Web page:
For years, many older Americans who were short on cash turned to reverse mortgages to solve their money troubles — only to find themselves deeper in debt or, worse, losing their homes.

New federal rules have made reverse mortgages safer, but there are still some major pitfalls.

Reverse mortgages are loans that people age 62 or older can take out against their home’s equity. Backed by the Federal Housing Administration, the loan doesn’t have to be paid back until the borrower either moves out or dies.

Yet, many borrowers have run into problems because they took their payment as a lump sum and spent the cash too freely. They didn’t have enough cash to paytheir property taxes, insurance and homeowner’s association bills and were forced to default. As of September, nearly 10% of reverse mortgage borrowers had defaulted on their loans and had lost or were in danger of losing their homes, according to the FHA.

New rules, which launched in October, discourage homeowners from taking lump sum payouts by reducing the payment a borrower receives if they take the entire amount immediately. Homeowners who choose the lump sum option could see their payouts reduced by 10% to 18%, depending on underwriting factors. So the payout on a $140,000 reverse mortgage would go down to $125,000 or so if the borrower chooses a lump sum.

Monthly payments usually work out better anyway, especially for those who live longer. Even if payments — plus interest — to the borrower exceed the value of the home, the payments keep coming. “You could live to 103 and still get payments,” said Peter Bell, CEO of the National Reverse Mortgage Lenders Association (NRMLA).

Yet it will still cost you. Reverse mortgages are expensive. There’s a 2.5% origination fee on the first $200,000 borrowed for some loans, an upfront mortgage insurance fee of 2%, and a host of other fees that can push the extra costs to $15,000 or more for a $200,000 loan.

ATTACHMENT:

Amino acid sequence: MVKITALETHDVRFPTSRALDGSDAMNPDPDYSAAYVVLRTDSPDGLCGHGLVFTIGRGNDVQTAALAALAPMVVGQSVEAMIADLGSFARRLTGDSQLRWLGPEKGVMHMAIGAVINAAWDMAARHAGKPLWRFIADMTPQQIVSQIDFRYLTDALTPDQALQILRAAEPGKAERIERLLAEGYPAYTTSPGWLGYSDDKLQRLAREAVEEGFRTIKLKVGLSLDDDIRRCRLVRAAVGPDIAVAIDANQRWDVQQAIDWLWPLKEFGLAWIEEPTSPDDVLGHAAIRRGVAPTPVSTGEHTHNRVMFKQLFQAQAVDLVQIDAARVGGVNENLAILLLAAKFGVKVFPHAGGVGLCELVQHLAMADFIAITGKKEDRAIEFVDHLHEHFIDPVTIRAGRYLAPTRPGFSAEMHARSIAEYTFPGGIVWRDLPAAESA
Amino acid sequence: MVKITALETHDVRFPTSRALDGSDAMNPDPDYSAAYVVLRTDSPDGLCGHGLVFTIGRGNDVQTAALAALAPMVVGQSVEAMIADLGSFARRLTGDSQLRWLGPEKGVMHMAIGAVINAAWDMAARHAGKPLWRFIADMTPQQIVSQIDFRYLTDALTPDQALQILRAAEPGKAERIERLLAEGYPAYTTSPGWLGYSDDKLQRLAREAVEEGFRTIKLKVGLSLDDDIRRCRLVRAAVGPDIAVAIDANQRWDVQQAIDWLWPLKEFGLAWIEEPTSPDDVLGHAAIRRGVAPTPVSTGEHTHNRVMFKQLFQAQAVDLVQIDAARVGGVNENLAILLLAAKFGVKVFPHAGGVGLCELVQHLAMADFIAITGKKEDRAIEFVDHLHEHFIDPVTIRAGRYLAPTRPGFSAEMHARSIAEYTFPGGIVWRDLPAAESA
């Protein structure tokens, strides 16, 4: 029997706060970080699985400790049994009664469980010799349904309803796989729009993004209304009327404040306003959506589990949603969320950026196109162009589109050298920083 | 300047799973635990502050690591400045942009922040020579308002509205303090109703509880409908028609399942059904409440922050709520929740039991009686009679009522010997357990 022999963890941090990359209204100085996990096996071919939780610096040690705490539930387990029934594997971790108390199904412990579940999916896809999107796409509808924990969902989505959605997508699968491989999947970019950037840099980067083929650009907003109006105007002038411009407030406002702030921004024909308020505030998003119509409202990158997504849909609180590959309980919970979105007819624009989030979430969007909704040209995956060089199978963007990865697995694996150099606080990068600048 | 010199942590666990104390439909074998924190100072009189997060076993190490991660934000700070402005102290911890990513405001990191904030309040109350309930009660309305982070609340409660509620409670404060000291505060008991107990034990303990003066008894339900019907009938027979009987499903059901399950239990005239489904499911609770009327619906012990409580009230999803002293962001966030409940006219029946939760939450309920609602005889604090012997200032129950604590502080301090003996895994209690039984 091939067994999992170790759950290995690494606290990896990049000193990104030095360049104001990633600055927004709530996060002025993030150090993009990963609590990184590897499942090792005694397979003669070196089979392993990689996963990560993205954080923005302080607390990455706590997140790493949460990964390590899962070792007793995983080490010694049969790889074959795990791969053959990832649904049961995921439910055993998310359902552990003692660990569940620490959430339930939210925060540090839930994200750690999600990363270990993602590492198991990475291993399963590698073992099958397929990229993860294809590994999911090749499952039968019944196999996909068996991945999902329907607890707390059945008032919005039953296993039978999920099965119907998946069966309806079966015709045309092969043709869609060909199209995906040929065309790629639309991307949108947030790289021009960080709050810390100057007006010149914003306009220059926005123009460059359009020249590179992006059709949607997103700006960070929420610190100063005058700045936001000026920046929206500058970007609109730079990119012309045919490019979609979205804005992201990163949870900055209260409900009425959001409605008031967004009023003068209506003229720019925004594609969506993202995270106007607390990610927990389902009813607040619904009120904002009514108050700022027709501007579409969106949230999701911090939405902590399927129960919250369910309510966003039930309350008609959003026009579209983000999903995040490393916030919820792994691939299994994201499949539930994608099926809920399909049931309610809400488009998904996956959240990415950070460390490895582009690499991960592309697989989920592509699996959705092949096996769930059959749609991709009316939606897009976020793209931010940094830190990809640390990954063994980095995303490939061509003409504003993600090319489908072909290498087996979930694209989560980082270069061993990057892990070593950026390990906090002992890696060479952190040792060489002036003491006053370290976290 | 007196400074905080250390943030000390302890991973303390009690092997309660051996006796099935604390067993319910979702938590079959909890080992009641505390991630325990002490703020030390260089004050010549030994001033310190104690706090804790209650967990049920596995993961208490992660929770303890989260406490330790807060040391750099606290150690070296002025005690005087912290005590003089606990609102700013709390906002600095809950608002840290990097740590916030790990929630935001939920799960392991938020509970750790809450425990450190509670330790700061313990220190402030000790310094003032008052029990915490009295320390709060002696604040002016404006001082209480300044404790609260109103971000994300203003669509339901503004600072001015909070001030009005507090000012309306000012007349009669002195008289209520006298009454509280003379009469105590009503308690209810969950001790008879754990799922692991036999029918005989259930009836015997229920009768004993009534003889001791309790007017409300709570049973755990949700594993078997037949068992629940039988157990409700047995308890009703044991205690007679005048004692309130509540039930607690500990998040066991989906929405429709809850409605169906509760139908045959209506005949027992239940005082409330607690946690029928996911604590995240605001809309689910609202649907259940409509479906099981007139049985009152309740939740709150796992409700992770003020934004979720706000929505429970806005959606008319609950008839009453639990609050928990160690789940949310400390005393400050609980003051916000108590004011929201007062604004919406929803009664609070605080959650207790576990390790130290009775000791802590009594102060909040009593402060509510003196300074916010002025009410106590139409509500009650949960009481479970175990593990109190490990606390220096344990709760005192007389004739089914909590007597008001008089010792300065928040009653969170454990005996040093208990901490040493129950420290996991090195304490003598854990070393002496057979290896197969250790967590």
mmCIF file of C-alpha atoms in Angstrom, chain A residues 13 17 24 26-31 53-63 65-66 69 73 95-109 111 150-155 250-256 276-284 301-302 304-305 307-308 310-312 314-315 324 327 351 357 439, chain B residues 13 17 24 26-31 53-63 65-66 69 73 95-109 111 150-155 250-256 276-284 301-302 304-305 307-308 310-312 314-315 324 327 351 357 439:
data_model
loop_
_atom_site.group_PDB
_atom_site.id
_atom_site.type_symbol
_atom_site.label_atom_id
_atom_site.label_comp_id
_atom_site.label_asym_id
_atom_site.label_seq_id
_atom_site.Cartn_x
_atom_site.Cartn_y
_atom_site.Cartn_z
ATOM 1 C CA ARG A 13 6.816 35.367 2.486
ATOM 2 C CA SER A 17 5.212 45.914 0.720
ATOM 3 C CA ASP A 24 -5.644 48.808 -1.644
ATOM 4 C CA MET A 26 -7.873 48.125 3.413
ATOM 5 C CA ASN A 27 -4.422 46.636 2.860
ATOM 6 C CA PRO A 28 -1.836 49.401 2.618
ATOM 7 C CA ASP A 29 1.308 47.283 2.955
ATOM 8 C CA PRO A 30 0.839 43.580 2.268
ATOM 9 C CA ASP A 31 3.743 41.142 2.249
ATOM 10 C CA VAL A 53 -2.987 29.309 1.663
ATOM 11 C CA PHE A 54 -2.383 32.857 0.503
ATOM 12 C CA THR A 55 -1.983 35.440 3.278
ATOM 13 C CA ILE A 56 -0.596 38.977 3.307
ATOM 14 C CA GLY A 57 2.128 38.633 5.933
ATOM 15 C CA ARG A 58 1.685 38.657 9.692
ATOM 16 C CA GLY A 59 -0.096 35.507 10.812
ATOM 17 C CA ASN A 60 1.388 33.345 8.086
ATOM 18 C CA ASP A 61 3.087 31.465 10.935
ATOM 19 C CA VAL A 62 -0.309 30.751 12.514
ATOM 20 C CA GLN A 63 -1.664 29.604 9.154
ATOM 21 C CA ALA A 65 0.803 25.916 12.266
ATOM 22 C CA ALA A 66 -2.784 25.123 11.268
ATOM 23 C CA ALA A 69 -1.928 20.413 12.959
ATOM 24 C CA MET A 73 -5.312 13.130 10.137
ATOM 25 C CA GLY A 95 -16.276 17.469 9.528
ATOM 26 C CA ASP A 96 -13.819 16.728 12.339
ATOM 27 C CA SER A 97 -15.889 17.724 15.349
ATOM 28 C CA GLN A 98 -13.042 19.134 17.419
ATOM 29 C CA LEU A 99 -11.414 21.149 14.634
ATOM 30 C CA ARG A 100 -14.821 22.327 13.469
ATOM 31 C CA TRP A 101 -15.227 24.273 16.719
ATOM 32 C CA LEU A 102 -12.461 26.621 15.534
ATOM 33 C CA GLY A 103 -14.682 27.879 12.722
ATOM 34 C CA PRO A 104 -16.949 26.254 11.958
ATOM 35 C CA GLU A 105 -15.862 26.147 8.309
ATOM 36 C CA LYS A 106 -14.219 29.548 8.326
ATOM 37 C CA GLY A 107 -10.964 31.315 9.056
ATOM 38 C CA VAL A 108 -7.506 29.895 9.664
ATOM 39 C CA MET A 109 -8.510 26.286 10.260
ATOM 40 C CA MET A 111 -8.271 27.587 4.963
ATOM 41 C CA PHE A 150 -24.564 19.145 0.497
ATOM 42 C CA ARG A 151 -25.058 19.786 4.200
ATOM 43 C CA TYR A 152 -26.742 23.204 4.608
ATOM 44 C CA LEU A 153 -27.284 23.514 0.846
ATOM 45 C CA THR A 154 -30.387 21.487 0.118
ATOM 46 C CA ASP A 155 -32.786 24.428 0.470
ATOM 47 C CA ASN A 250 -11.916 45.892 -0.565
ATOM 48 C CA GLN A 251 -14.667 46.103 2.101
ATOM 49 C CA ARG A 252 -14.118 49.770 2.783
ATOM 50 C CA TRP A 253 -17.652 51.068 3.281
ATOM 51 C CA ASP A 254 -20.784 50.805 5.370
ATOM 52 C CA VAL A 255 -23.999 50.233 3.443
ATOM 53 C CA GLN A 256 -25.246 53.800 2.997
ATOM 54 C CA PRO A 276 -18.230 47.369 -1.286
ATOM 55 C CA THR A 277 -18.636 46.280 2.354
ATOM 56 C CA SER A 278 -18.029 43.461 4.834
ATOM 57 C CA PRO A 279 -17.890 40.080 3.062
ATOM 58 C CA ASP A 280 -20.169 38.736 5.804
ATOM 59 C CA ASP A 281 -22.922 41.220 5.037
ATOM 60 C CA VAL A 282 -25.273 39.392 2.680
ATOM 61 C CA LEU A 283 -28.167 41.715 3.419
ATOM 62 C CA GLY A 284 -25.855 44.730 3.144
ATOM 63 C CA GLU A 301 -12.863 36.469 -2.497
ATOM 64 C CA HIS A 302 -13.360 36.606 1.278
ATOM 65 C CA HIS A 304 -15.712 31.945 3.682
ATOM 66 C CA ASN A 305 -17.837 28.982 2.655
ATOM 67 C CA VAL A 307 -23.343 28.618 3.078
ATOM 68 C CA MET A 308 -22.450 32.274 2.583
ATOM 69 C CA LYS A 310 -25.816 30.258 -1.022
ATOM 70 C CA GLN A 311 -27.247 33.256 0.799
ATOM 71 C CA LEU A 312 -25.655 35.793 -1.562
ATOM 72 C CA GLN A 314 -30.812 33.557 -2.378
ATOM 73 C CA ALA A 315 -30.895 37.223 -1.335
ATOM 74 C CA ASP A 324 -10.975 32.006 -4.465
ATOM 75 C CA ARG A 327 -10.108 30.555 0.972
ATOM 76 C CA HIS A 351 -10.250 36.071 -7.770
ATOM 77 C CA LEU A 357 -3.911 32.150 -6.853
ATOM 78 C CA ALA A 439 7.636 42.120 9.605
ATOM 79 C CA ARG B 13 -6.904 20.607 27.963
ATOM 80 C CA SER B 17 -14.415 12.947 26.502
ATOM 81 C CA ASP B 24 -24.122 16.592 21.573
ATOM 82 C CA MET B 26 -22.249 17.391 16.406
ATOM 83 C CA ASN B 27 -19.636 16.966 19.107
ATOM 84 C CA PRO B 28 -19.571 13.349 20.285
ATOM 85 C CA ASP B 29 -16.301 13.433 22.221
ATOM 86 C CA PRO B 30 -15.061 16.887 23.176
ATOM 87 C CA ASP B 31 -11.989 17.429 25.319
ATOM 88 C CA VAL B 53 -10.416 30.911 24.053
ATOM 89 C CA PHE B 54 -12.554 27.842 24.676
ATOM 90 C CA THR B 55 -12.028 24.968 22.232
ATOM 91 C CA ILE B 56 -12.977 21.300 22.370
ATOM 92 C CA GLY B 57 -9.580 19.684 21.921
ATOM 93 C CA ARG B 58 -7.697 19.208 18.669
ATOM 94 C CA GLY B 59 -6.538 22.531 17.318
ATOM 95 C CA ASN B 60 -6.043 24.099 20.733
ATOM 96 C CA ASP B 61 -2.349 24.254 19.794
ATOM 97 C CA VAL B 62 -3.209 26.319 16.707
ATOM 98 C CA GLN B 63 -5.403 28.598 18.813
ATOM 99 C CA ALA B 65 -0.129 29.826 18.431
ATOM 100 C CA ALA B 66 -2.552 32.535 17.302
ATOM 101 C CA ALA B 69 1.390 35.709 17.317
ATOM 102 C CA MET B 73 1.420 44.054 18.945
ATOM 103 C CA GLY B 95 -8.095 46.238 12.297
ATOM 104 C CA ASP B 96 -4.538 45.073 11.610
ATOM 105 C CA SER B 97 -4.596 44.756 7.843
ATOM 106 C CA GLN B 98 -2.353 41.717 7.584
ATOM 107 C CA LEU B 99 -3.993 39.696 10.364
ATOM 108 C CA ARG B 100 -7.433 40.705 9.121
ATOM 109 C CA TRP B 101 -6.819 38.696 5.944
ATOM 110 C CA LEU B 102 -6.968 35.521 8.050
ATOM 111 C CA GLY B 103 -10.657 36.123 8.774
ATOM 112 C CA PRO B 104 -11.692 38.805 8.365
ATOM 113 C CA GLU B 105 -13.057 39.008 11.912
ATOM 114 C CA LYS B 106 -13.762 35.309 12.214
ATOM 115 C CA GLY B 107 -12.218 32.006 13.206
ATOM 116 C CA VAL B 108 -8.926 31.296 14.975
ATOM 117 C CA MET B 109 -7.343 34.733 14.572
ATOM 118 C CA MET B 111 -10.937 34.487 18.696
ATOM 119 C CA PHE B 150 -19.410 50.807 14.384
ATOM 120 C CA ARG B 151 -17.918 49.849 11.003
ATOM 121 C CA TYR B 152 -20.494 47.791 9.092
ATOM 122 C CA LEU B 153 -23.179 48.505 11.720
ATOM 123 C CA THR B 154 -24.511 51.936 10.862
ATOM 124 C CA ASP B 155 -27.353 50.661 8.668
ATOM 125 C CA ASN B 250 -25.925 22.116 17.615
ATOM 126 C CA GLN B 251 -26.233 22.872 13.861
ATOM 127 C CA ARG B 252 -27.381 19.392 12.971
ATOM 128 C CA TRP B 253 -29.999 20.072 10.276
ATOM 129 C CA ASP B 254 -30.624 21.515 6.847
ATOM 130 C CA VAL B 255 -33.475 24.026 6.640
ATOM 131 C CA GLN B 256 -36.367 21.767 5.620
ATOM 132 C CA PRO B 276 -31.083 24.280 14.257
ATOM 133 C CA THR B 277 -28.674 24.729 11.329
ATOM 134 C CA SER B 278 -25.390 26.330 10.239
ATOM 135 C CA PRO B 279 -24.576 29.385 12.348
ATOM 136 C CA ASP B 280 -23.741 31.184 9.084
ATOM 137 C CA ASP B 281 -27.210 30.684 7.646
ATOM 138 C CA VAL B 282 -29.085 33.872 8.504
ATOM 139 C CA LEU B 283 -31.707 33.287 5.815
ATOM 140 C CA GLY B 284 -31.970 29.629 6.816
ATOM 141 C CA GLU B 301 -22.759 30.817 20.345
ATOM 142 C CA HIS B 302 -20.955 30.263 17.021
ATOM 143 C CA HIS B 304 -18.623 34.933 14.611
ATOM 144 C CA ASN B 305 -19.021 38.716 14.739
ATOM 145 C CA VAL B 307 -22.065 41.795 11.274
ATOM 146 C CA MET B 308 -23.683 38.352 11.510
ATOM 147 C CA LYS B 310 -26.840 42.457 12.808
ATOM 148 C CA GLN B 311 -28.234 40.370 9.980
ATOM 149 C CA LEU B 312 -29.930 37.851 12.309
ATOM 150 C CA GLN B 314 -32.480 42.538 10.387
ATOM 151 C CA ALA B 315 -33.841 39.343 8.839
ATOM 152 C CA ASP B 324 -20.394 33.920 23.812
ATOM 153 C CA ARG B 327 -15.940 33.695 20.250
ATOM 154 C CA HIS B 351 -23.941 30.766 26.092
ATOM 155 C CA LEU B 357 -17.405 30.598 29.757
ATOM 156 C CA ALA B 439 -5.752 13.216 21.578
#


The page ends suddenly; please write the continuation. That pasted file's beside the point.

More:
In addition, lenders tack on interest charges every month, plus a servicing charge of up to $35 a month and an annual FHA insurance premium of 1.25% of the mortgage balance. At the current interest rate of about 5% for a reverse mortgage, plus the service charge and insurance, a lump sum mortgage balance of $100,000 would increase by about 6.6% a year and the debt would double in 11 years to $200,000.

All of this counts against the residual value of the home, so there’s less left for the estate when the home is finally sold to pay off the mortgage after the borrower either passes away or moves out.

In addition, borrowers still have to keep paying annual property taxes, homeowners insurance and any homeowner’s association bills, those recurring expenses that got many homeowners into trouble in the past.

The new rules now require lenders to make sure borrowers have sufficient enough income from Social Security, pensions and other savings in order to afford both living expenses and these charges. If borrowers run a risk of defaulting, they are required to fund escrow accounts to cover the property taxes and other routine expenses on the home.